Guinn asks Nevada be declared fire disaster area

Nevada's fire situation is "grim" enough that federal officials should declare the state an emergency disaster area, Gov. Kenny Guinn said.

That declaration would make landowners and the state eligible for federal assistance, including emergency loans, and would qualify the state for programs to help restore damaged lands.

According to the Western Great Basin Coordinating Center in Reno, there have been 917 fires in Nevada this fire season, consuming 599,274 acres of forest, sage and grassland. The center coordinates firefighting efforts with the Bureau of Land Management, U.S. Forest Service, U.S. Fish and Wildlife Service, Bureau of Indian Affairs, Nevada Division of Forestry and the National Parks Service

About 200 of the fires - mostly smaller in size - were started by people. The center reports the vast majority of the blazes have been lightning caused. A total of 716 lightning fires have burned through 564,520 acres of land.

Guinn quoted weather officials as saying those patterns are not going to change in the near future.

"Much of this damage is occurring in counties that are also experiencing extreme drought conditions," he said in a letter to U.S. Agriculture Secretary Dan Glickman. "The outlook for increased wildfires is grim given the 28-day predicted weather pattern of dryness, thunderstorm activity and gusty winds."

Nevada Division of Forestry spokesman Steve Frady said the fire season shows no signs of being over.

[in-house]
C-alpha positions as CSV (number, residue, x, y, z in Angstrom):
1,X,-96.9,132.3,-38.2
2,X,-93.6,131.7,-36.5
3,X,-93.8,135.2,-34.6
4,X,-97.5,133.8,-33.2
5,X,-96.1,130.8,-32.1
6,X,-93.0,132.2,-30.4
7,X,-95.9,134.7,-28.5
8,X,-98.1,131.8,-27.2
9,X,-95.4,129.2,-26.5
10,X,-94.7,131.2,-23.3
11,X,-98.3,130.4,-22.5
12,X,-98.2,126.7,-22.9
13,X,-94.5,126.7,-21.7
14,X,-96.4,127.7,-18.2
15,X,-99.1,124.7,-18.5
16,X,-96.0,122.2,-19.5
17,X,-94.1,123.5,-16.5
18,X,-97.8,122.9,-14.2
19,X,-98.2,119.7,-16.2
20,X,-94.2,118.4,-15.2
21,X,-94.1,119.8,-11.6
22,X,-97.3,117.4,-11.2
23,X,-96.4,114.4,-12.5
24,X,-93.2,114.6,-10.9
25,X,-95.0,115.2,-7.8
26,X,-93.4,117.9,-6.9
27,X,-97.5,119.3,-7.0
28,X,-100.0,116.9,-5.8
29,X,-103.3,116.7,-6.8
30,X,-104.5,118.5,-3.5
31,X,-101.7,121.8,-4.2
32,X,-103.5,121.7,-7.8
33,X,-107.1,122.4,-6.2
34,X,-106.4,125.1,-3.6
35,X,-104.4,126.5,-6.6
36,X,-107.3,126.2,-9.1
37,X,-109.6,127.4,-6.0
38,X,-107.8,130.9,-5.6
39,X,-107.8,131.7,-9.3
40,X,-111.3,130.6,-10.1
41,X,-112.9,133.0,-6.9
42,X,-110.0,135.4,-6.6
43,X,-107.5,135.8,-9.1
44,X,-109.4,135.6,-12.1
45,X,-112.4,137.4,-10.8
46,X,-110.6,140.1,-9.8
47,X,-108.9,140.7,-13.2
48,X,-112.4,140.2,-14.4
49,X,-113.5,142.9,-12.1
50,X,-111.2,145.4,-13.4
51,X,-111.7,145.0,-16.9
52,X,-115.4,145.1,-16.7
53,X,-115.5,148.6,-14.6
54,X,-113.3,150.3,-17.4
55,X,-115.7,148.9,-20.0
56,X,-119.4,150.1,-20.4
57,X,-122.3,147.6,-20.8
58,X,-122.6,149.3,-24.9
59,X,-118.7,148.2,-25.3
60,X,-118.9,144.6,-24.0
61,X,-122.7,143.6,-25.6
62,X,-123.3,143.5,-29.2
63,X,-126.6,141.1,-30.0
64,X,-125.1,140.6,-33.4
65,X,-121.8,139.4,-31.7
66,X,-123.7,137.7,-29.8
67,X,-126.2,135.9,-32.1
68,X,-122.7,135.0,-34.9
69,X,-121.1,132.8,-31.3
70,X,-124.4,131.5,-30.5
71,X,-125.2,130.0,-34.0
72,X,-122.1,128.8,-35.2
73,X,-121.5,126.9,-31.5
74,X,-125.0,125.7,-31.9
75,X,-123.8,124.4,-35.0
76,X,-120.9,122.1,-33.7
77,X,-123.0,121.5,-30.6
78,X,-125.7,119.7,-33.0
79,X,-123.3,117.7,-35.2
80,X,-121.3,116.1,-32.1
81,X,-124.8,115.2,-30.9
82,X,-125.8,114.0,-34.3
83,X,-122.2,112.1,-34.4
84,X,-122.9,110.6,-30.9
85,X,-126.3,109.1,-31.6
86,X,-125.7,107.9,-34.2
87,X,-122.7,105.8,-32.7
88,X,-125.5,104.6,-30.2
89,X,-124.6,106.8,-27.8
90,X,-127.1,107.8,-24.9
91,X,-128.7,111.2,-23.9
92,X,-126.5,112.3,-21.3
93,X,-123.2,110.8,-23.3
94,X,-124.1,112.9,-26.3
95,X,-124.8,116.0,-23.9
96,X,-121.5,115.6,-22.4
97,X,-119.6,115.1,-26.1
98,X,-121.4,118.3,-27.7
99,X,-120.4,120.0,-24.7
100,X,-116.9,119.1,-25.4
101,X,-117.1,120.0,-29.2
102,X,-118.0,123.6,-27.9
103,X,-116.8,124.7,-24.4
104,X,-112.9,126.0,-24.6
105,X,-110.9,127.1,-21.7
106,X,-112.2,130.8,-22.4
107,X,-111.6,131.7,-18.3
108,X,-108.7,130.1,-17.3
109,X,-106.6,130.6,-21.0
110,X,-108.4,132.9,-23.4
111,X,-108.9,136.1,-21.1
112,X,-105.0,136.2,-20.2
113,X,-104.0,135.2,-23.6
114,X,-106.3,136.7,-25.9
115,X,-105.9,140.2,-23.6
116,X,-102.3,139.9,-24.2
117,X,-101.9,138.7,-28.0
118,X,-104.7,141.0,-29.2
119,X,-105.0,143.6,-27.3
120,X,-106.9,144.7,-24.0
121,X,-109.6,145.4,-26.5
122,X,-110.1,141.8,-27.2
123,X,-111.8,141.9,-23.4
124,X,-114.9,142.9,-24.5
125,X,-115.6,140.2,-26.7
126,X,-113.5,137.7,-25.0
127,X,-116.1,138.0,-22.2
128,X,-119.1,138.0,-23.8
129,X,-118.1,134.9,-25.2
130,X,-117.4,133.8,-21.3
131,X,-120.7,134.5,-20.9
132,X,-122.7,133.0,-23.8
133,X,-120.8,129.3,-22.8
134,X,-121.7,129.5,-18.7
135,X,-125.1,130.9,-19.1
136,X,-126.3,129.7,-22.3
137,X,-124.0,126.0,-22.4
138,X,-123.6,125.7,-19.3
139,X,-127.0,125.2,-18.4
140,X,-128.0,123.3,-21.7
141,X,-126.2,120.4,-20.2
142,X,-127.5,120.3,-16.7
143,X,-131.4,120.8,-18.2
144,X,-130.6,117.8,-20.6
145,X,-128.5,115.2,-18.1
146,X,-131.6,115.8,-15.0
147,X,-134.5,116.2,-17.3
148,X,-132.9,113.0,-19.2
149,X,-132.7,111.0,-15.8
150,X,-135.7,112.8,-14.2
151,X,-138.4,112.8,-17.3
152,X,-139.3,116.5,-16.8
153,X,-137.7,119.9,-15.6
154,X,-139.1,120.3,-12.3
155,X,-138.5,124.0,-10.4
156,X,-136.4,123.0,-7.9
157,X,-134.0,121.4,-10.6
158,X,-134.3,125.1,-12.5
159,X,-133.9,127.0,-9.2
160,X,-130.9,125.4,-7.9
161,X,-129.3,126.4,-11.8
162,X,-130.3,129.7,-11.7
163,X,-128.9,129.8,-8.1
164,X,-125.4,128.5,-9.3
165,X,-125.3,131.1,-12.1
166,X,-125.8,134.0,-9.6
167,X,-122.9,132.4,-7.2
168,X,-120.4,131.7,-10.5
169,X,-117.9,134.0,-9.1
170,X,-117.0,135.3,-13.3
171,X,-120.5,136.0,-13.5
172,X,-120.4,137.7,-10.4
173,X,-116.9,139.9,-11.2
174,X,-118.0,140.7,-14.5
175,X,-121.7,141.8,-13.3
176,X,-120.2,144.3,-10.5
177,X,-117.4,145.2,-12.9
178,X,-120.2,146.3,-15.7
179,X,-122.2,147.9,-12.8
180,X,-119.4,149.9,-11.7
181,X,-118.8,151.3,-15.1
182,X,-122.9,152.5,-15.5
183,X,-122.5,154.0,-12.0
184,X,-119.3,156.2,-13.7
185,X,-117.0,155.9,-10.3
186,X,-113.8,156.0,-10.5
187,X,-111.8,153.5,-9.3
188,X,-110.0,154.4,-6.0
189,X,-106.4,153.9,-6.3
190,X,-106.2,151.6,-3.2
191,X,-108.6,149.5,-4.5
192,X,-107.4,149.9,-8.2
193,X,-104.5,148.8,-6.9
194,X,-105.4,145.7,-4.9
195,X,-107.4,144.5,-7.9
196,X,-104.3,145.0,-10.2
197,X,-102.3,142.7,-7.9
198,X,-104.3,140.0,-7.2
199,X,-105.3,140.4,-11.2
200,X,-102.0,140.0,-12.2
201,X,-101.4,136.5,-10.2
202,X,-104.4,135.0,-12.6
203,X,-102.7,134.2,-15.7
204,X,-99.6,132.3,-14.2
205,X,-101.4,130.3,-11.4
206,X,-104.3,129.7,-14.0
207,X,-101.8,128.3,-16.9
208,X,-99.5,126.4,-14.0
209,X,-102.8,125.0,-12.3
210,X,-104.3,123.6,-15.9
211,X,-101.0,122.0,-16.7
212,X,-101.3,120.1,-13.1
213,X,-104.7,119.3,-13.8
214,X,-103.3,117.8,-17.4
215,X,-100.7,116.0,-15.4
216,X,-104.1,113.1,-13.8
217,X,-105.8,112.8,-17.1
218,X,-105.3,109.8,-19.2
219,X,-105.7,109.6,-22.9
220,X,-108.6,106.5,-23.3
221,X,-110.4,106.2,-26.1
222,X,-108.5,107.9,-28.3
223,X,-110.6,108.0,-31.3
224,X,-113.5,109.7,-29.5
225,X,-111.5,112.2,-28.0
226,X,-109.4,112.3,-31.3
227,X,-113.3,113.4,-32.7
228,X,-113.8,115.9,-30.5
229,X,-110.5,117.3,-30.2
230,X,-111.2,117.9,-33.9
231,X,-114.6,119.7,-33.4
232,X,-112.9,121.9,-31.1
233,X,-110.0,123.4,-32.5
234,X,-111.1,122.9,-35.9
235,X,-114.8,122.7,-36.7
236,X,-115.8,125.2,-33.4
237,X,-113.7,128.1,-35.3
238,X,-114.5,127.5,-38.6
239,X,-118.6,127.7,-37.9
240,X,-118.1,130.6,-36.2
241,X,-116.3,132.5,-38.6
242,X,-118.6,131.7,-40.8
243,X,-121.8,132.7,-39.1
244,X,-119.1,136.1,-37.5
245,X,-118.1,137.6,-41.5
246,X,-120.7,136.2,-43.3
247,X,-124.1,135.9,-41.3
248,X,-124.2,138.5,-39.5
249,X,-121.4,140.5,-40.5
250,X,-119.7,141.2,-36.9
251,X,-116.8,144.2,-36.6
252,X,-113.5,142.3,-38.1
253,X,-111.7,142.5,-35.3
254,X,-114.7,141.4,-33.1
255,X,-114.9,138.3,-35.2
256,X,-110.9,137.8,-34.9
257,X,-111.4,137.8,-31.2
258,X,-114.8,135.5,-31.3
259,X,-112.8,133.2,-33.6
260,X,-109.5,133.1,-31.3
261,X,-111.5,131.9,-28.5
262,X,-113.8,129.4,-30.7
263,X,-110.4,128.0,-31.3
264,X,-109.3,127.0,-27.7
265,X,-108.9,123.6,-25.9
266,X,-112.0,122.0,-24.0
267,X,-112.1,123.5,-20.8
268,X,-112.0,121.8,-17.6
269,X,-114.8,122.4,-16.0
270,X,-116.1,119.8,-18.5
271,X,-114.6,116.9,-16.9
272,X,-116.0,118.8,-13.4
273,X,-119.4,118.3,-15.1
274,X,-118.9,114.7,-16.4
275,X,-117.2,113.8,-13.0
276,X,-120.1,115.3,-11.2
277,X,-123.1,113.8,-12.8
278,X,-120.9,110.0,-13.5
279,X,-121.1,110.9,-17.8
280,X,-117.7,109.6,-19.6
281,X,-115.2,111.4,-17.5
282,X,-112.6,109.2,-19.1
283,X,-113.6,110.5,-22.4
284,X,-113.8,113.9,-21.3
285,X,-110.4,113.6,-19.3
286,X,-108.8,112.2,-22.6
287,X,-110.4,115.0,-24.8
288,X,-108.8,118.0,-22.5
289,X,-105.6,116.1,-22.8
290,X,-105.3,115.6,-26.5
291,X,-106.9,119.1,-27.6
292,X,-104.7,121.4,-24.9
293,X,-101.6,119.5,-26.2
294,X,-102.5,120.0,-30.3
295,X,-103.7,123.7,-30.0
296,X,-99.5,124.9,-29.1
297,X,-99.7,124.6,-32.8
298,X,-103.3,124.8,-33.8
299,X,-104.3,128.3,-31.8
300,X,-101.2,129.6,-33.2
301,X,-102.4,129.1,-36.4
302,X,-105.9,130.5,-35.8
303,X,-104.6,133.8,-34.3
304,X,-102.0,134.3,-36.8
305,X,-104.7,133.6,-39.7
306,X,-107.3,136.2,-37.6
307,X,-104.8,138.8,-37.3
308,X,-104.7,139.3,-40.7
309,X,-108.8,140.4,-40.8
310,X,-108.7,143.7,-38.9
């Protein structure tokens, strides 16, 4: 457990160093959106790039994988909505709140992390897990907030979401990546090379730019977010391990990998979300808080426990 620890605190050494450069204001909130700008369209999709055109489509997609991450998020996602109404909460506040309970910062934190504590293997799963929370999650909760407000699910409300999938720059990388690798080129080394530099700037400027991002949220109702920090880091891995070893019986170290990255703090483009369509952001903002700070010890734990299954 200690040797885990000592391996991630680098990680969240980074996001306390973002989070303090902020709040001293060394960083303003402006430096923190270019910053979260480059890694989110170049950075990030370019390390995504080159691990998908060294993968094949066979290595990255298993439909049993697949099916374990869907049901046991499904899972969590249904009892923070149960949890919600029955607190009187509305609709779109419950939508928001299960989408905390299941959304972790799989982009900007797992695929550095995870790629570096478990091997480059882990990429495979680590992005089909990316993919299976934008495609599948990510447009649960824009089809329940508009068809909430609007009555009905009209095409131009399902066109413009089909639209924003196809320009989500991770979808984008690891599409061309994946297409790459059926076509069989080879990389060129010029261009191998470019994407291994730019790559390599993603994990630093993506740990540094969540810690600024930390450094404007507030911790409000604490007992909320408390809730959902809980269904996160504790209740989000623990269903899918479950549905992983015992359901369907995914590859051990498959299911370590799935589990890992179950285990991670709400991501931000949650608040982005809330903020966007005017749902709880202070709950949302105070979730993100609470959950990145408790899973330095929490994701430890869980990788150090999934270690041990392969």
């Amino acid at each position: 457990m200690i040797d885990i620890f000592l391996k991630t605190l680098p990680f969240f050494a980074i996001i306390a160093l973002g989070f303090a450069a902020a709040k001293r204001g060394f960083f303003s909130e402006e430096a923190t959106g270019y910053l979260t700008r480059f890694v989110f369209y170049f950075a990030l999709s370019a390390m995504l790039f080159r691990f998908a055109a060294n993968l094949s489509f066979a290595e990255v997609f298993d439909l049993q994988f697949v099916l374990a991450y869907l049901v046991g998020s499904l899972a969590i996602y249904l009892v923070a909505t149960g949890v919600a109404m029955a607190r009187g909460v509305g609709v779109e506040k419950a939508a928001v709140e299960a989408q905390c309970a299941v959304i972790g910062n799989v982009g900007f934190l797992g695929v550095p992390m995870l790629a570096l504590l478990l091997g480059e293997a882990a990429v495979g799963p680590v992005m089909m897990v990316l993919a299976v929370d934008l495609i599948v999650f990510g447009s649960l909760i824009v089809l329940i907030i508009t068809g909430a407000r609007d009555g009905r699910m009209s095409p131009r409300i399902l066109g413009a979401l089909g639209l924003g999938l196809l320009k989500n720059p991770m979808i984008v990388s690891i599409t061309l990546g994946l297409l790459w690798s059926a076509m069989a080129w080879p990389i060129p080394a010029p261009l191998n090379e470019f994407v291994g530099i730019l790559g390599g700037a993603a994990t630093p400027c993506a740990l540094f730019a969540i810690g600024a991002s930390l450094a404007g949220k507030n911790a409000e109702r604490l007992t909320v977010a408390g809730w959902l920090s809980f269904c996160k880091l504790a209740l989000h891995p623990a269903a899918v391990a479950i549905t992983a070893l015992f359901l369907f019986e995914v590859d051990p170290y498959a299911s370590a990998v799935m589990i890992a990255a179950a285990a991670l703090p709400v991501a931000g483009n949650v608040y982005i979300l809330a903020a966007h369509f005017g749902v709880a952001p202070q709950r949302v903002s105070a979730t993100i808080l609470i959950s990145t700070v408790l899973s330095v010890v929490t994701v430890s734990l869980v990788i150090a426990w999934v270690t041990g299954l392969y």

"If it doesn't get cooler and wetter, the season could extend into October," he said. "We'd have to have some substantial precipitation and that just isn't in the near future as far as I can tell."

There are still a half-dozen large fires burning in the eastern part of the state. The West Basin fire in northeast Elko County was reported 75 percent contained, and Saturday's Willow Fire north of Ely was 70 percent contained but still covered more than 1,000 acres.

Firefighters were still working on the Parsnip fire in Lincoln County, the Willow, Cherry and Philips Ranch fires in White Pine and the Mammoth and Little Water fires in northeast Nye County.

All those blazes are larger than 300 acres.

This year's damage is still nowhere near that caused by wildfires last year when 1,152 blazes spread across 1.87 million acres of Nevada. More than a million of those acres were burned in August 1999 alone.

"Last year we had lightning come through and set a few large fires," said Frady. "This year we've had a lot of small fires, some of which turned large."

The National Weather Service is predicting continued isolated thunderstorms across the northern part of the state through Monday. Temperatures will continue to reach into the low 90s with some gusty winds.

Fire officials say they also expect lightning to continue causing problems in the Winnemucca area this weekend.

Frady said Nevada firefighters and their counterparts around the west are "wearing down" because they've been fighting fires literally for months.

"But our philosophy has been hit it hard and keep it small and we're going to keep doing that."


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